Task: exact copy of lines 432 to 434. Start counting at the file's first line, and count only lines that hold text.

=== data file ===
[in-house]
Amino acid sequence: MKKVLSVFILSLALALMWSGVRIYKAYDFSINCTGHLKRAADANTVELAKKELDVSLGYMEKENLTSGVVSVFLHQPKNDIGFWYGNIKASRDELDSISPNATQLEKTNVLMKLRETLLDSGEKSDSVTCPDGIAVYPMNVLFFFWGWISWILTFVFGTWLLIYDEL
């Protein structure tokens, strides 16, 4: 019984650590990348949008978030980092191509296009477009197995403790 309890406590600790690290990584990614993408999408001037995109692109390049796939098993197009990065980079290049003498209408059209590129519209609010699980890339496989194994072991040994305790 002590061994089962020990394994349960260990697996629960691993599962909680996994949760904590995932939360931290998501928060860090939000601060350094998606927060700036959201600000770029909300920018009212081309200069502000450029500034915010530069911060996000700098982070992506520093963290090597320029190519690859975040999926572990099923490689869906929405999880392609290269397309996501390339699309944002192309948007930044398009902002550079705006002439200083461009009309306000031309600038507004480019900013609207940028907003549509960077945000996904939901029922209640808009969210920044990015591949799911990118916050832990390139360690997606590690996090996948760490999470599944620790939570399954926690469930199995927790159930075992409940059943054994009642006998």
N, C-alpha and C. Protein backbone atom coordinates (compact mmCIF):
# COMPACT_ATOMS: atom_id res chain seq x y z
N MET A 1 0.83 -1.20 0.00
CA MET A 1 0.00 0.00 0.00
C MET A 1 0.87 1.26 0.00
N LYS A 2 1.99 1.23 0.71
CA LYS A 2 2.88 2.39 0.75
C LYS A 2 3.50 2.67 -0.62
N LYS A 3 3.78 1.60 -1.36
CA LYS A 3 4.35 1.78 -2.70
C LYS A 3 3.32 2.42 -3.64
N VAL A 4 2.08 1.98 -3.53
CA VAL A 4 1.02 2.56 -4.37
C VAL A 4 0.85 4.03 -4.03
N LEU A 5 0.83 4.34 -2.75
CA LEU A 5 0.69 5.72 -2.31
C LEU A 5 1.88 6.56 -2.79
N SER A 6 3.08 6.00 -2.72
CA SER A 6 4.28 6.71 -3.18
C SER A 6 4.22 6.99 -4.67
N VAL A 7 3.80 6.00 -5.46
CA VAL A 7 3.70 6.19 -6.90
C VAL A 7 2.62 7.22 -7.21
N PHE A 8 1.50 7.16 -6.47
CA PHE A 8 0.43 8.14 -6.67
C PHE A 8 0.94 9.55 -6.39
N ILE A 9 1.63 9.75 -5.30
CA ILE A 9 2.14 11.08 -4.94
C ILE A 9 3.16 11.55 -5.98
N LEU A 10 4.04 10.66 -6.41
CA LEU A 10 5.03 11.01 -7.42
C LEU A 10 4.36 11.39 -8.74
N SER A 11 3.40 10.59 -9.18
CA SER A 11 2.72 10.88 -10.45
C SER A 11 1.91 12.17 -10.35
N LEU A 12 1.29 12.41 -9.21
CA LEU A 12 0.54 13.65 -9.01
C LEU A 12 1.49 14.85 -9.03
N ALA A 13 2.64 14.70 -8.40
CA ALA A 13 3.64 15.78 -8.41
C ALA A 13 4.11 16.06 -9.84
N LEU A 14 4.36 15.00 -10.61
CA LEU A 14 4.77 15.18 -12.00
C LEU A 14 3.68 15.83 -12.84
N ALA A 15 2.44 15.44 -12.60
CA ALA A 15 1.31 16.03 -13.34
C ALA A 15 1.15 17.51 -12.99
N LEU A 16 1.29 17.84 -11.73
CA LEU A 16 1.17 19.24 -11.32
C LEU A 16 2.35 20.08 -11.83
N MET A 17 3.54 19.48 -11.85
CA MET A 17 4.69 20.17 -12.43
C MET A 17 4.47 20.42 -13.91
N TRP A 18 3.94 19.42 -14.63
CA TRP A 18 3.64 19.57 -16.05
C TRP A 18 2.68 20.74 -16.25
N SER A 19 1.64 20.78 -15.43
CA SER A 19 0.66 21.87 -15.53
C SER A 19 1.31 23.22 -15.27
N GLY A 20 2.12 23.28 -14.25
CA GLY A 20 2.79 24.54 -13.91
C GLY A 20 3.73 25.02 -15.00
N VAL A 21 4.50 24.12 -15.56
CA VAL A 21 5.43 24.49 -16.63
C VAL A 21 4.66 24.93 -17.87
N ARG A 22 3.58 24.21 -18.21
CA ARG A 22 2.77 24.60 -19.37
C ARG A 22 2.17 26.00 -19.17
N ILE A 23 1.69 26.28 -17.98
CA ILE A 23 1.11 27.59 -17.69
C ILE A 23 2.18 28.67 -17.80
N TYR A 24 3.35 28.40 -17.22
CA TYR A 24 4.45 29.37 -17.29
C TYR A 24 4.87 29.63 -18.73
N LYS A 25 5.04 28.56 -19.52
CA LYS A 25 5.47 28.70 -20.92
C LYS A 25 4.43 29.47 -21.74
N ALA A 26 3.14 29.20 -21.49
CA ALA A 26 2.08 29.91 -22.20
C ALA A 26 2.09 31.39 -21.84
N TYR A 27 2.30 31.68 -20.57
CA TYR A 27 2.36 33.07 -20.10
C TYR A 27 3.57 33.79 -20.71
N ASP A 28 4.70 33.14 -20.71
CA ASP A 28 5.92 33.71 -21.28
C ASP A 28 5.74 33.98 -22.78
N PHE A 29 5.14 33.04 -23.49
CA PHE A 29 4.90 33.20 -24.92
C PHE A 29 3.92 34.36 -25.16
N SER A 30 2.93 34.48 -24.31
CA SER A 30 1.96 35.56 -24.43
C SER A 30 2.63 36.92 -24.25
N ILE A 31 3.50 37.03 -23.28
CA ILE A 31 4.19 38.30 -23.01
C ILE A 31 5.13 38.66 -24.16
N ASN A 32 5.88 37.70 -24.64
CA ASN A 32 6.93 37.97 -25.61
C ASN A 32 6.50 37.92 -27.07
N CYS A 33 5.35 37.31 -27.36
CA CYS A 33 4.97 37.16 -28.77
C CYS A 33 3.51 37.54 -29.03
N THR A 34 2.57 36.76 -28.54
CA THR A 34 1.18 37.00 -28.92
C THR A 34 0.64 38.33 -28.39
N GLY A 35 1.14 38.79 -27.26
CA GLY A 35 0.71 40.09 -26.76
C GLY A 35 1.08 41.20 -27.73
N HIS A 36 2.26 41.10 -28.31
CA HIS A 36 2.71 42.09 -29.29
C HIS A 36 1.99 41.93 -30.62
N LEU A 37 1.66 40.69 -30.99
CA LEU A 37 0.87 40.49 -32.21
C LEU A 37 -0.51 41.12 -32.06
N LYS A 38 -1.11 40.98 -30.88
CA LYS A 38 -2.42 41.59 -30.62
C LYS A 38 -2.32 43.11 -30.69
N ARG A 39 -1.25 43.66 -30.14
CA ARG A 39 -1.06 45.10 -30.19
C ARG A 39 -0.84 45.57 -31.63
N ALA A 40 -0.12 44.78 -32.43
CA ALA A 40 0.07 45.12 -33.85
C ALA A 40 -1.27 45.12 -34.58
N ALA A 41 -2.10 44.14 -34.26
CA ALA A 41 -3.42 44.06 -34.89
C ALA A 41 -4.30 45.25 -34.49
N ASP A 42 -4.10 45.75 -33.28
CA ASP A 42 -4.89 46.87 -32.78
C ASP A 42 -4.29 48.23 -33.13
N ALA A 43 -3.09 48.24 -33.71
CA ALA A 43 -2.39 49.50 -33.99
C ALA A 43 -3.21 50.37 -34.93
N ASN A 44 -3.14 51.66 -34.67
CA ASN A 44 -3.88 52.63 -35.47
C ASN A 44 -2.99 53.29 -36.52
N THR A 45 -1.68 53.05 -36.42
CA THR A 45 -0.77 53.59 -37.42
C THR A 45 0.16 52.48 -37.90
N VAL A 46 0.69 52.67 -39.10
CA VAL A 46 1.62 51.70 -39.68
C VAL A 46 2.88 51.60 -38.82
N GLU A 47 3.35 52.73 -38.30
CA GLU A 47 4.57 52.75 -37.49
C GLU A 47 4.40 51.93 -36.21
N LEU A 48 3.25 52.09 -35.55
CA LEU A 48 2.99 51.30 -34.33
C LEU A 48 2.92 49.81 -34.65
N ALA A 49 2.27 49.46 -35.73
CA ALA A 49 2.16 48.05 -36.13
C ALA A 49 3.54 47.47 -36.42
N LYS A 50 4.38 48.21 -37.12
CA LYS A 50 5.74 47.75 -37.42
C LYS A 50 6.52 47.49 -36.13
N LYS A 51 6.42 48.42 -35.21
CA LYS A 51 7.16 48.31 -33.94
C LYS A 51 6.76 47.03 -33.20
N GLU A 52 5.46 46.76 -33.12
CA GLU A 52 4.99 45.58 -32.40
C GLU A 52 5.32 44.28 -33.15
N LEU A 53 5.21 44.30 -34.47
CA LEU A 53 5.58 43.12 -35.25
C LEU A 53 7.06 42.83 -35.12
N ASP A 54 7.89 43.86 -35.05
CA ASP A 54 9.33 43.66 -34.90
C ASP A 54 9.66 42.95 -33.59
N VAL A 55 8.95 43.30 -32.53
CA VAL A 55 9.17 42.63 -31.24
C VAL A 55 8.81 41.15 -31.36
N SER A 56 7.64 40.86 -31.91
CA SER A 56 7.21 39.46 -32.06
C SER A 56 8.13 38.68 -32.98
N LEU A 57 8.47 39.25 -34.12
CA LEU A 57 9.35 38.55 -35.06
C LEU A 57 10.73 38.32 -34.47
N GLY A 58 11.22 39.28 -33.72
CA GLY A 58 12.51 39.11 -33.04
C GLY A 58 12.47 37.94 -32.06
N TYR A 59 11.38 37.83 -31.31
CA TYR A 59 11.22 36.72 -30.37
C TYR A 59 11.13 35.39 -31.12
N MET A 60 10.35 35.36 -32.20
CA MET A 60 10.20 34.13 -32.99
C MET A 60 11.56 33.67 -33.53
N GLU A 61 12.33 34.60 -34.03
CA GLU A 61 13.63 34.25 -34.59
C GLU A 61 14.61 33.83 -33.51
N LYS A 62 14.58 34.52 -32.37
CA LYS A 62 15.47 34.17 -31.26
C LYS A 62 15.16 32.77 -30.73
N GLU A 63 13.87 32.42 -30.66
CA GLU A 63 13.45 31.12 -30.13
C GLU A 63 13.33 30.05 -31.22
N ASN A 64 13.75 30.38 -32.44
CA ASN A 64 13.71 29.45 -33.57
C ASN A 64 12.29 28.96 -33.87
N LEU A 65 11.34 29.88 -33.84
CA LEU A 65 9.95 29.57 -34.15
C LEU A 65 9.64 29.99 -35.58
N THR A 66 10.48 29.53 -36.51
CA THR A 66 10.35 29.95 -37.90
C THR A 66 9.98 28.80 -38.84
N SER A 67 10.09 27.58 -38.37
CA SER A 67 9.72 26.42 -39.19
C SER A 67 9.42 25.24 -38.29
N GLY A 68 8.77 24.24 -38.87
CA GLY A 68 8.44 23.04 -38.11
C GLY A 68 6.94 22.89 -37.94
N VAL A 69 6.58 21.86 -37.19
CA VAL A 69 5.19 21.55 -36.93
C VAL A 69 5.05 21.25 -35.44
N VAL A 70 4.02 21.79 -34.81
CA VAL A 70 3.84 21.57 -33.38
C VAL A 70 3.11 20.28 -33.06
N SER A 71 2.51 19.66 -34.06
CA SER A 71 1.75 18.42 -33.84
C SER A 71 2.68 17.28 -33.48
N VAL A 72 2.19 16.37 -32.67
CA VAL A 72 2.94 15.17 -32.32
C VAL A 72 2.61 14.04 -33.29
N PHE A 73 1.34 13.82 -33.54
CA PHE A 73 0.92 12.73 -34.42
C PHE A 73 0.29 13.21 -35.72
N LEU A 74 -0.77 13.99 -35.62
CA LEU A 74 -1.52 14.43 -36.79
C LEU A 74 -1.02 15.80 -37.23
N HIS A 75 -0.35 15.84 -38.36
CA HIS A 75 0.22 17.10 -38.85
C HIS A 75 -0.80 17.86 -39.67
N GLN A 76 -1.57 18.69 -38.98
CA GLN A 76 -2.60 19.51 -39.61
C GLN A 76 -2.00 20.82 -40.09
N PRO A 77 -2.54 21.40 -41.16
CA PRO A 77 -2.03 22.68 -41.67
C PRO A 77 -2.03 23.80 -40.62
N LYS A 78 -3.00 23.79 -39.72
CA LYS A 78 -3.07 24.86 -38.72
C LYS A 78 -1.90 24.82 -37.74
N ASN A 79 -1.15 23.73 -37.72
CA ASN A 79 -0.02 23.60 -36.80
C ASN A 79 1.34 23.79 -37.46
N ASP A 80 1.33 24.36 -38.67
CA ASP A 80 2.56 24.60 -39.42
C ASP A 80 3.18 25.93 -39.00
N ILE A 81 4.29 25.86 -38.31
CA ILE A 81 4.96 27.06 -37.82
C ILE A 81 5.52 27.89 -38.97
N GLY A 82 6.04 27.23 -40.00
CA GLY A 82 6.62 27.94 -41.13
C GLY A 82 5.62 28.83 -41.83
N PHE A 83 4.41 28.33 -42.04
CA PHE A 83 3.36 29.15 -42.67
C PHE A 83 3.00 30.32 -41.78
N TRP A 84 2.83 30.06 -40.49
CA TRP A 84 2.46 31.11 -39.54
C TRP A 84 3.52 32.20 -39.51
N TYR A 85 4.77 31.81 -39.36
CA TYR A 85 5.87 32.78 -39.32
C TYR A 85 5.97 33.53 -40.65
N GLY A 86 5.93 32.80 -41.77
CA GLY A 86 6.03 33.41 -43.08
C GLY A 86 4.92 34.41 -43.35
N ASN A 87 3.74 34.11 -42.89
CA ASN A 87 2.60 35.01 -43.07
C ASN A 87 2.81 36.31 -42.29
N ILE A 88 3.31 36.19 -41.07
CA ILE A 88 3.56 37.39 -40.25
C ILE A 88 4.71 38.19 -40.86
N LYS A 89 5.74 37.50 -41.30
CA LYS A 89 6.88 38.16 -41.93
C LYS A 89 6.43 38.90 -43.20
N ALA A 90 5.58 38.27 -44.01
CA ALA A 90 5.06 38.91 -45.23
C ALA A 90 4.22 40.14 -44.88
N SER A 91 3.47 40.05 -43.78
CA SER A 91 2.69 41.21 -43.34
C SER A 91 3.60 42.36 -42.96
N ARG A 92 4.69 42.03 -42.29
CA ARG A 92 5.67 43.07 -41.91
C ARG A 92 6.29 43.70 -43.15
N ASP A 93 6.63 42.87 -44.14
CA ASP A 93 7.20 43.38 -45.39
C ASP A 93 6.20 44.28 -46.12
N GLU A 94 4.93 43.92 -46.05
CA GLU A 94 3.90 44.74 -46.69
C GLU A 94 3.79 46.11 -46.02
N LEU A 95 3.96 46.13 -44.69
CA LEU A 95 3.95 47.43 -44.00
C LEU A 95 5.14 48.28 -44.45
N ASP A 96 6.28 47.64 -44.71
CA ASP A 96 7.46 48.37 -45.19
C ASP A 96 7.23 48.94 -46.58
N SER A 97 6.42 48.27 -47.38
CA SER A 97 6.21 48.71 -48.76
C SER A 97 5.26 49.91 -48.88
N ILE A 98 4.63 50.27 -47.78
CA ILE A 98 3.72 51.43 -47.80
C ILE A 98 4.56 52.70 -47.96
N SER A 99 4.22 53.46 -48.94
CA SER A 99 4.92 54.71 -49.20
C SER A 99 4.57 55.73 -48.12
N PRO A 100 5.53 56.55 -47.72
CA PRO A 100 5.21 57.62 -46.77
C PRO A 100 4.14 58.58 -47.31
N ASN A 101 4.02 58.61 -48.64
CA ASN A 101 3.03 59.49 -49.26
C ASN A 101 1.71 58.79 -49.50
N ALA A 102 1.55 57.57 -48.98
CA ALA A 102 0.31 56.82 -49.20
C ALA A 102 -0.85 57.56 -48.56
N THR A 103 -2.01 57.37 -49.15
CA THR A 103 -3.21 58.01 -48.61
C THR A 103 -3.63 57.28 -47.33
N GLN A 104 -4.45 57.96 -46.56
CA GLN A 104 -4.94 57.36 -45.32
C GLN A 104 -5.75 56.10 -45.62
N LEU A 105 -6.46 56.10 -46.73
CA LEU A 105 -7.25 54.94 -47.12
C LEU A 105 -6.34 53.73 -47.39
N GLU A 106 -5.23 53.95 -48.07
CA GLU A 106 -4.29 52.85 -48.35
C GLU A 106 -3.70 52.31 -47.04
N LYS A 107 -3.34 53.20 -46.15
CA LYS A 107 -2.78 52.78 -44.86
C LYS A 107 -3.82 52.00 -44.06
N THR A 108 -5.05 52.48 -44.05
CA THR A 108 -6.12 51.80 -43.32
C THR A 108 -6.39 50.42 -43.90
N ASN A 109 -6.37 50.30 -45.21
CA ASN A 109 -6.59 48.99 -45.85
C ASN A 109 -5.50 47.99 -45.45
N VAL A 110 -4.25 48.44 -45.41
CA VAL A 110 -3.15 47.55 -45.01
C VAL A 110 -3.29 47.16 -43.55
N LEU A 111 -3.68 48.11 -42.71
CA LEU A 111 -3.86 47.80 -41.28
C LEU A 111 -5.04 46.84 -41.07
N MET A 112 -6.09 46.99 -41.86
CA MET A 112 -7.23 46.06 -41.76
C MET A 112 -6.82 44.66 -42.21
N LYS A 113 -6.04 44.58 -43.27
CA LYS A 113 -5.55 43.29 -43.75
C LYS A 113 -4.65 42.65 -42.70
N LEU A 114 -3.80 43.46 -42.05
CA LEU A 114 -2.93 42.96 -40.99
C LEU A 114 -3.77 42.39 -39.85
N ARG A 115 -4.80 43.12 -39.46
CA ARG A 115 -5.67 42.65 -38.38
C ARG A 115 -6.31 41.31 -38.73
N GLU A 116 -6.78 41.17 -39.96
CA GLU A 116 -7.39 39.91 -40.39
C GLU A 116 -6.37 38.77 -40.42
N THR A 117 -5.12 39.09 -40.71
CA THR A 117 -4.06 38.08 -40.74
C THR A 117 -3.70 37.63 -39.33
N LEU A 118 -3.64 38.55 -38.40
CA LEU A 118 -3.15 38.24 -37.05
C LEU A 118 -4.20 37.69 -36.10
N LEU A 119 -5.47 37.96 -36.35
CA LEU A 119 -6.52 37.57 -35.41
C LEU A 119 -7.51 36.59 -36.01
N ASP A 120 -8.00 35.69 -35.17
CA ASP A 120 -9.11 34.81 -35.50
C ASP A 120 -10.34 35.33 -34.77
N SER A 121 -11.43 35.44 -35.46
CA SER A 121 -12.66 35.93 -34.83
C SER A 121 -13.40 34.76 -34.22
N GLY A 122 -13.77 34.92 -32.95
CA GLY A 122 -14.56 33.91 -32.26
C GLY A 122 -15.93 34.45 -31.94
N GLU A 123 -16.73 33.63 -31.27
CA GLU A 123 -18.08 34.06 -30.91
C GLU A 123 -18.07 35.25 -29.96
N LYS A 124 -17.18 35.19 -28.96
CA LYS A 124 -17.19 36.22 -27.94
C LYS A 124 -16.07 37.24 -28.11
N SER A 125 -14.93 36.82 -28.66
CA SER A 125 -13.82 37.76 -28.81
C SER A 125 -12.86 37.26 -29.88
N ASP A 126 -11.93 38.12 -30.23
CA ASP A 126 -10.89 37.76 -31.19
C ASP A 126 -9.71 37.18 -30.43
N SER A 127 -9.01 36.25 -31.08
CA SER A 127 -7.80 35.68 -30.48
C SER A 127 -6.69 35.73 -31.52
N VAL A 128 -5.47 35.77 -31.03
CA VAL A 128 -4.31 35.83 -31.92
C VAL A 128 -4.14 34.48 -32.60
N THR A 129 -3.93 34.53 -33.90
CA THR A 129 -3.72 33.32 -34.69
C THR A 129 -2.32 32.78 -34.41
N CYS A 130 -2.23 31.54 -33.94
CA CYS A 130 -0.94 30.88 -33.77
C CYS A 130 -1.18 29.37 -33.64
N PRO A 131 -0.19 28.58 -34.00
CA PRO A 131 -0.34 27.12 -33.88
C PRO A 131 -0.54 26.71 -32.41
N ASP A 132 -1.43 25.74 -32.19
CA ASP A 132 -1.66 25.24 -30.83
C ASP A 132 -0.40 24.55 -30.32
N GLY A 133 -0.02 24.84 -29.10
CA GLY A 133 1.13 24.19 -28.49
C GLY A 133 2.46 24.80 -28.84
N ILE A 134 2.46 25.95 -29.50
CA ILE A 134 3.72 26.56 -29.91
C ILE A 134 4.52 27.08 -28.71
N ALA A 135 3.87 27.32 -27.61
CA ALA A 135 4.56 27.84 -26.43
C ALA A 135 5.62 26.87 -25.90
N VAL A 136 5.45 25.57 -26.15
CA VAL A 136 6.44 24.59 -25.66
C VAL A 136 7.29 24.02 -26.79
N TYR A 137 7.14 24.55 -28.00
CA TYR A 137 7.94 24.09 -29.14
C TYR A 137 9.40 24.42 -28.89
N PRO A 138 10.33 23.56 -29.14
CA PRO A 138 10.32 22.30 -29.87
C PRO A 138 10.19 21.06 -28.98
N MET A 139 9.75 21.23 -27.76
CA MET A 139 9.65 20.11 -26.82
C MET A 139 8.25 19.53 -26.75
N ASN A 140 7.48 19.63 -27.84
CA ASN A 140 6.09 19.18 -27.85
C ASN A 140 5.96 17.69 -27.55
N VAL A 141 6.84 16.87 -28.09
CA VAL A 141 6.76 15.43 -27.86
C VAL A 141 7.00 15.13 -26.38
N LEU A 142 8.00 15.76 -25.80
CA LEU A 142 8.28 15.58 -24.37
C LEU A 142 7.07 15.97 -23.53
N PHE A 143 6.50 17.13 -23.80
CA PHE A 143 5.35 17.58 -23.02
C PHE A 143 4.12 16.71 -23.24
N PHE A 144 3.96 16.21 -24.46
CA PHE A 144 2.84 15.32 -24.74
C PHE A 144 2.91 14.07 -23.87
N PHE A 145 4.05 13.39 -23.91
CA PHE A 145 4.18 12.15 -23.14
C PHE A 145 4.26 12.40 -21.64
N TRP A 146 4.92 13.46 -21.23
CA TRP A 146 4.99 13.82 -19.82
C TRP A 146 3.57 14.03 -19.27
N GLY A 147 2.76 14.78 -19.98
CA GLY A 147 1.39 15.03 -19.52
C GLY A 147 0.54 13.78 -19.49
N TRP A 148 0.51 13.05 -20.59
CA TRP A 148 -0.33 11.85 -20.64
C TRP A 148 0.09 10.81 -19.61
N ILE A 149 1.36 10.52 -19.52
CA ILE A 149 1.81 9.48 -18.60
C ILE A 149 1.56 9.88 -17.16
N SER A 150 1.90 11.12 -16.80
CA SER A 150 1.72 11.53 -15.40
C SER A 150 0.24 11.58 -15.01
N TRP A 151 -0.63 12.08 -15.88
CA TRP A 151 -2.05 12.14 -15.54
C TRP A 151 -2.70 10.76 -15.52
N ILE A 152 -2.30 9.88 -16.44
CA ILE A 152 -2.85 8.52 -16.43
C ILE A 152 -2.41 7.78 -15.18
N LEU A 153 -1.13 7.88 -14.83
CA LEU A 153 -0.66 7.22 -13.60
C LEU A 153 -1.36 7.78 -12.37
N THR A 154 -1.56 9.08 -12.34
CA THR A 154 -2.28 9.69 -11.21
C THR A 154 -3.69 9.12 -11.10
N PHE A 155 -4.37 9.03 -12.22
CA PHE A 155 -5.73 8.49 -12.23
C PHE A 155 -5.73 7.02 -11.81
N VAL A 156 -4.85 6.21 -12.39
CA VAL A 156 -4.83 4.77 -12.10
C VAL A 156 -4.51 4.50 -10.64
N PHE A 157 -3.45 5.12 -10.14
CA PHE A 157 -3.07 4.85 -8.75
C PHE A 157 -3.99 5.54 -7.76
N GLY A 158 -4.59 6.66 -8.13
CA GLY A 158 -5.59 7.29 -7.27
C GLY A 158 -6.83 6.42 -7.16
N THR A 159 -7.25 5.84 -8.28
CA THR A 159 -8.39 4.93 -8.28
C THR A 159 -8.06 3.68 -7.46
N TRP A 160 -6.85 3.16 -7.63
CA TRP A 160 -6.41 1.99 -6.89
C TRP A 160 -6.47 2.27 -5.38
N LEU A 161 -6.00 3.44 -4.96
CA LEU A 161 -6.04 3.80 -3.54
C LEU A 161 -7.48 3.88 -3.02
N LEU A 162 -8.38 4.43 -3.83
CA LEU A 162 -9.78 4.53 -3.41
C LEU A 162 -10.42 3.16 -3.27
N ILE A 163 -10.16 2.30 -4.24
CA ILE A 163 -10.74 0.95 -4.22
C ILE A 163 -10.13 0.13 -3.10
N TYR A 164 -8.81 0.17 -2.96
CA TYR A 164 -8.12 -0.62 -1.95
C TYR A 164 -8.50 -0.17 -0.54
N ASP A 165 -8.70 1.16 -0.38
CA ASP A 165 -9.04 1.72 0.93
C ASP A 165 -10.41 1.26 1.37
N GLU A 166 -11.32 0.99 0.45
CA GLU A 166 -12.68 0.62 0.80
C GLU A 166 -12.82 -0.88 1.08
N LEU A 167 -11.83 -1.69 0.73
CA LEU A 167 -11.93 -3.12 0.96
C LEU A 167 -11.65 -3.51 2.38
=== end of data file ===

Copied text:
N PHE A 143 6.50 17.13 -23.80
CA PHE A 143 5.35 17.58 -23.02
C PHE A 143 4.12 16.71 -23.24